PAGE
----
Let’s not pussyfoot around on this: The stretch of 14th Street NW around the Columbia Heights Metro, which looks like a piece of Clarendon has been airlifted and dropped in place, needs far better eats to feed its influx of status-conscious condo dwellers. So far the pickings are slim. I mean, I wouldn’t enter the Ruby Tuesday in Tivoli Square with the devil’s pitchfork at my back.
The options don’t improve much from there. Logan @ the Heights looks like a saloon crossed with an outlet store and stamps out factory-reject comfort foods. Pollo Campero, Latin America’s answer to KFC, has lost whatever saline-injected edge it once had, and the vegan Sticky Fingers Bakery may be the last place I’d go for sweets, unless of course I get a lobotomy and suddenly can’t tell the difference between butter and margarine.
But take heart. Best among 14th’s ever-expanding crop of crappy eateries—and I don’t mean this as faint praise—is Rumberos, a handsome, high-ceilinged operation that mixes Latin art with a menu that draws from the cuisines of Peru, Mexico, Colombia, Puerto Rico, and other points south. Chef and owner Angel Huapalla, the man also behind Rumba Café in Adams Morgan, has traveled extensively throughout the Americas. He knows how to translate the region’s spicy, high-fat dishes for our ever-fearful palates—without dumbing things down to the level of, say, the quesadillas at Ruby Tuesday.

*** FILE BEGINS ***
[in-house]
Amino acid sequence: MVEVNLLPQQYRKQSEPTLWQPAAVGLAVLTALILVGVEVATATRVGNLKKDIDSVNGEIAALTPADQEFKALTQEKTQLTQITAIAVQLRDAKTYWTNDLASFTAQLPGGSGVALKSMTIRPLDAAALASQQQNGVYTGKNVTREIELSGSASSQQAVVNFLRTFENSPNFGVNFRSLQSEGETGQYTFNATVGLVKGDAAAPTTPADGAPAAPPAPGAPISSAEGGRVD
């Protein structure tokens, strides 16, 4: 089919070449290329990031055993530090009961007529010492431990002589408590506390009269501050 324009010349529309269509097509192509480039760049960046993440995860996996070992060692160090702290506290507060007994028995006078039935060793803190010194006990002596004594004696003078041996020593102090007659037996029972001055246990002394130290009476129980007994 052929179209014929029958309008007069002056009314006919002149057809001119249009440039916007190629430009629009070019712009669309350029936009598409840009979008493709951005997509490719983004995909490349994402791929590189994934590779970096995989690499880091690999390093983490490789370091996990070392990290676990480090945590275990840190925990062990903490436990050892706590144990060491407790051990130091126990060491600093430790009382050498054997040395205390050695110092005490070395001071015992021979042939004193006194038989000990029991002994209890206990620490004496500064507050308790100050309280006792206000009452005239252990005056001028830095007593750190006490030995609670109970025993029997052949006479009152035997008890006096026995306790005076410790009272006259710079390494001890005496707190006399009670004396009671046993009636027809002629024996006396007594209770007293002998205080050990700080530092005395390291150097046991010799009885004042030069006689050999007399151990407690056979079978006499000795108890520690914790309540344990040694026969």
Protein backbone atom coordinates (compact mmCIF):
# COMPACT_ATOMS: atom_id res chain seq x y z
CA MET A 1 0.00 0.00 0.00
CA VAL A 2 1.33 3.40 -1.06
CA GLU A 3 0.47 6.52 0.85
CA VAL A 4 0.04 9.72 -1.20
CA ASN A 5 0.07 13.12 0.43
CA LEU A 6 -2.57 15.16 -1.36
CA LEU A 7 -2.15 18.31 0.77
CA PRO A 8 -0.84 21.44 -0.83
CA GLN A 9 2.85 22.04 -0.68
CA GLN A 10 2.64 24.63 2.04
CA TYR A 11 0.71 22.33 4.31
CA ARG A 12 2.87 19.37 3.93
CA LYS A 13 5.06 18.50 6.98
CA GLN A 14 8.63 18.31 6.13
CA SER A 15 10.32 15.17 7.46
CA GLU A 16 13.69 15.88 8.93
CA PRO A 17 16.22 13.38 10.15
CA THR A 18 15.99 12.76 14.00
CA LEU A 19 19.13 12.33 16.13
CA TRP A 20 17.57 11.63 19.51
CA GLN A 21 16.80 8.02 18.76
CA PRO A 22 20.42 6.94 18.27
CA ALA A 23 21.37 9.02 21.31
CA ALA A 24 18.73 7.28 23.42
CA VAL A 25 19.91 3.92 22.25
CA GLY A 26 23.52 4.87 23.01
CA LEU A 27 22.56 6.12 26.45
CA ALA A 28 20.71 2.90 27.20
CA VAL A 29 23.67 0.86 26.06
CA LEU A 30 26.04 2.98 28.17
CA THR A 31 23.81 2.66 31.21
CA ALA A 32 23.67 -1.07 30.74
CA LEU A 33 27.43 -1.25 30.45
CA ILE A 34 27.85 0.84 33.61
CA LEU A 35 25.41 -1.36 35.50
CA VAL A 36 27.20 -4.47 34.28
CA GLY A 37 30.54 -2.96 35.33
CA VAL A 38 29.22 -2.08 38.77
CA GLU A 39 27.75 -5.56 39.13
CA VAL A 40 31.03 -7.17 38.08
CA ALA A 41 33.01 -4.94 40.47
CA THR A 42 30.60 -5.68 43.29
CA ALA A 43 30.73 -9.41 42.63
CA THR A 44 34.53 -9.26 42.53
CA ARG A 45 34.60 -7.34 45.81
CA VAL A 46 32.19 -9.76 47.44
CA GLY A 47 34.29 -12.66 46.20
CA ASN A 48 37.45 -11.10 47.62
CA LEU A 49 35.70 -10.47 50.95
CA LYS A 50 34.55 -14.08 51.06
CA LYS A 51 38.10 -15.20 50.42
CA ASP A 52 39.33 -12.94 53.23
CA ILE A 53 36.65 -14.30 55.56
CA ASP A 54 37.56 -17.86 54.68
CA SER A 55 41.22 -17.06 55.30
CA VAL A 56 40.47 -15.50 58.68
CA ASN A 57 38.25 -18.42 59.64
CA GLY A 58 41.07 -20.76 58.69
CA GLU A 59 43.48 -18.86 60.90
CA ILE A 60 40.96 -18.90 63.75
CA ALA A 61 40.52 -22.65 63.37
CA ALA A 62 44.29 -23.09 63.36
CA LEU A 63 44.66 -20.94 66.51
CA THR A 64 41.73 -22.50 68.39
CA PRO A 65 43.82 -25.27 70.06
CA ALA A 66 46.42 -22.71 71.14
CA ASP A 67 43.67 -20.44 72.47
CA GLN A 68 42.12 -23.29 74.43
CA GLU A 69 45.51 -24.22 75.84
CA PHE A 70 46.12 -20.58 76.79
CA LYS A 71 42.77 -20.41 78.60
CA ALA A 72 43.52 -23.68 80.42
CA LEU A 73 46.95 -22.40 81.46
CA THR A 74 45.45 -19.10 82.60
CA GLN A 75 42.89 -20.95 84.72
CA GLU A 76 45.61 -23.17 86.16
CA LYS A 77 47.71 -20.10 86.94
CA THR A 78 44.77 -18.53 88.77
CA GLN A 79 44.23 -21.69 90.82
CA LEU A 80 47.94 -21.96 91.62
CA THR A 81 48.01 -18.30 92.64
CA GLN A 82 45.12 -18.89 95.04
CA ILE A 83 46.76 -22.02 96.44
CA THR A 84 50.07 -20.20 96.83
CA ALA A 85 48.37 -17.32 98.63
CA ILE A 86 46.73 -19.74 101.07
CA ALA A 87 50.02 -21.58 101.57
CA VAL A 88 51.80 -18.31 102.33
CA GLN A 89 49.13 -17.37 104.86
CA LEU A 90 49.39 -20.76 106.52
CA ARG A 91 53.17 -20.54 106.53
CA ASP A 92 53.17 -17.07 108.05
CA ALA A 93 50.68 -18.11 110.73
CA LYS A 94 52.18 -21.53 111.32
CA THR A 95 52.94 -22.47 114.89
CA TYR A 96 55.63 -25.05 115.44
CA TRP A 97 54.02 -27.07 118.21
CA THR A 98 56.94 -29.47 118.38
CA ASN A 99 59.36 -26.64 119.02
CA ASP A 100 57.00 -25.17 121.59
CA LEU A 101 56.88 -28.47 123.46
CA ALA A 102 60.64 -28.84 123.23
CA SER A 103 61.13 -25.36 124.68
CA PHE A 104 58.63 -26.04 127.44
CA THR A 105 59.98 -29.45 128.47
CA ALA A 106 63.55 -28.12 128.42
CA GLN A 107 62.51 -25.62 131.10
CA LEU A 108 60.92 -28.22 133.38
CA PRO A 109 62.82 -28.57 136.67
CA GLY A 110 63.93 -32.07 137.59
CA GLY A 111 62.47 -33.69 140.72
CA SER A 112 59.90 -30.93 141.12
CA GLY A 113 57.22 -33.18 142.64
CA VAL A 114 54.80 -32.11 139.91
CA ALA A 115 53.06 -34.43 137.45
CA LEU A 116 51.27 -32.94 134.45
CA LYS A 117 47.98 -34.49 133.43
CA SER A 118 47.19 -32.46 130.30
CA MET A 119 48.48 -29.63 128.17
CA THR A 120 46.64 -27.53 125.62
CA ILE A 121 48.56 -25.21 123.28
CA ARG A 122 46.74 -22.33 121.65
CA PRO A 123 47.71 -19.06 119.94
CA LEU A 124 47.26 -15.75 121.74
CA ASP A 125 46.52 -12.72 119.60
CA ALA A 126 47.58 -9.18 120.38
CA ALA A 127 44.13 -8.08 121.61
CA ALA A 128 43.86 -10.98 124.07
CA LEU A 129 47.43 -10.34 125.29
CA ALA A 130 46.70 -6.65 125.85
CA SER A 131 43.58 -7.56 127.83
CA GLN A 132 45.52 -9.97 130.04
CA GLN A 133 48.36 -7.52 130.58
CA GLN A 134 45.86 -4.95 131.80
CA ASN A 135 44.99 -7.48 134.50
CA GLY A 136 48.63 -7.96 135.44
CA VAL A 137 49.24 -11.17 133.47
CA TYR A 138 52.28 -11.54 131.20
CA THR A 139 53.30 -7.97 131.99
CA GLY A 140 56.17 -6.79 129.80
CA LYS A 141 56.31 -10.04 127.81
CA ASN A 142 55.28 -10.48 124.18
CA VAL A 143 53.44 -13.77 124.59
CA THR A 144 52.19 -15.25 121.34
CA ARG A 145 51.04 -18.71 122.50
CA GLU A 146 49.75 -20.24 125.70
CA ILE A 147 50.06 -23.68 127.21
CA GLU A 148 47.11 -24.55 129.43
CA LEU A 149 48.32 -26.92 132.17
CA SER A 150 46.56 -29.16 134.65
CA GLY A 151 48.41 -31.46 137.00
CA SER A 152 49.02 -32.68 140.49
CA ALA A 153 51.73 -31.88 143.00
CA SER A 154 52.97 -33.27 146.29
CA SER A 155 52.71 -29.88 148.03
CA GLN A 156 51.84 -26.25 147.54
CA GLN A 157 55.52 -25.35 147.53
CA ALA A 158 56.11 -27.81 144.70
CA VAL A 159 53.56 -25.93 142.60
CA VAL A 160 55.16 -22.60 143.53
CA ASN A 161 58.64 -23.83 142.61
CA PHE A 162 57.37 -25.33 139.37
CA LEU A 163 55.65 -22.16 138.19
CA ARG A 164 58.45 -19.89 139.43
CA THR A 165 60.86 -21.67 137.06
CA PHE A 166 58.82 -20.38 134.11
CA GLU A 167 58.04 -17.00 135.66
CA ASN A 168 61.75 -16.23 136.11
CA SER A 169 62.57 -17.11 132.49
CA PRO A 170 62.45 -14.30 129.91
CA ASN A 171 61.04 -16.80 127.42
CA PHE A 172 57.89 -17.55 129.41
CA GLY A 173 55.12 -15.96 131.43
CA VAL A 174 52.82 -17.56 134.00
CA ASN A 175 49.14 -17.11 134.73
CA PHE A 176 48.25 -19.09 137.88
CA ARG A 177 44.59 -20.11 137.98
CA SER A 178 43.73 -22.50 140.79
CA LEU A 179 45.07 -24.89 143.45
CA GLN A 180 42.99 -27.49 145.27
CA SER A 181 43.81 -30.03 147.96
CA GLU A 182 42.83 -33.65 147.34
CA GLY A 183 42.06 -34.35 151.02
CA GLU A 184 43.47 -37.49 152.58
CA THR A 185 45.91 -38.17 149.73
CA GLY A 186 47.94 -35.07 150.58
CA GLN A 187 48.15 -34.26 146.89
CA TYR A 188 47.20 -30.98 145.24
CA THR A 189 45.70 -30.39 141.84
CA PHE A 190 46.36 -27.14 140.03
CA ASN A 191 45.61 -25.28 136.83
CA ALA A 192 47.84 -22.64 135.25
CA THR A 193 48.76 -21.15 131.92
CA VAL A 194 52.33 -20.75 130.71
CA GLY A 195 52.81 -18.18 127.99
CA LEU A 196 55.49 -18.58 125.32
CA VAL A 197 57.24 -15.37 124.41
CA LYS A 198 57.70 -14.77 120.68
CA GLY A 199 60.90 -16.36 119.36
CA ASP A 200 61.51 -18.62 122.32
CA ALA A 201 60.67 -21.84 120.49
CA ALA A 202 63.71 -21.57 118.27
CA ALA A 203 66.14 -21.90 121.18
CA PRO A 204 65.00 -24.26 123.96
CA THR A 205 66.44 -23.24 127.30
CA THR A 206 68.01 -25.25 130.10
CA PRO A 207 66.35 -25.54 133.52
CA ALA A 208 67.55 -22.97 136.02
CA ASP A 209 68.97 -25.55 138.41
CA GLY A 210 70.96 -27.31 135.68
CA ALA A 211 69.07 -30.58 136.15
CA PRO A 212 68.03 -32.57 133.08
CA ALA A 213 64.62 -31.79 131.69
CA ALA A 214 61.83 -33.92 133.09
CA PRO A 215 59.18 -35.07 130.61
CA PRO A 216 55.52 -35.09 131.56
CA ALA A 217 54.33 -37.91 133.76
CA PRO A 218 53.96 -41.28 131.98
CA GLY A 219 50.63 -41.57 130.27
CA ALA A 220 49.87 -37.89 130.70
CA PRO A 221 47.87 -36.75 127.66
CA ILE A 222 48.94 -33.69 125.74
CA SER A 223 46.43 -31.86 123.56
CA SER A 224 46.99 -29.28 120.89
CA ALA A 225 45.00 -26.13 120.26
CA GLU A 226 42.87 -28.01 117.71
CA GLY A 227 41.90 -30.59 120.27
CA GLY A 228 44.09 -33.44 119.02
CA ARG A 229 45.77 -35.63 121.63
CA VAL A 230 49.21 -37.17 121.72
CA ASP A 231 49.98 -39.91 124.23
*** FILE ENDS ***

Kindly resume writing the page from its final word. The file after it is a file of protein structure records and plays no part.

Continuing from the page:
Case in point is Huapalla’s mofongo con mariscos, a Puerto Rican staple of mashed fried plantains and garlic topped with shrimp and scallops in tomato sauce. This is one of the few dishes here that I’ve actually sampled in its place of origin. Now, don’t worry; I’m not going to convince you I’m some mofongo expert because I spent a week on the island. But there’s no denying that the cracked, wooden mortar—called a pilón de madera for you sticklers—ferrying your sweet-and-savory mofongo at Rumberos contains about 75 percent less fat than the versions in Puerto Rico. Trust me, this is a good thing. Nothing curbs your appetite faster than a starch larded with a pound of butter or pork fat or whatever the hell they use down there.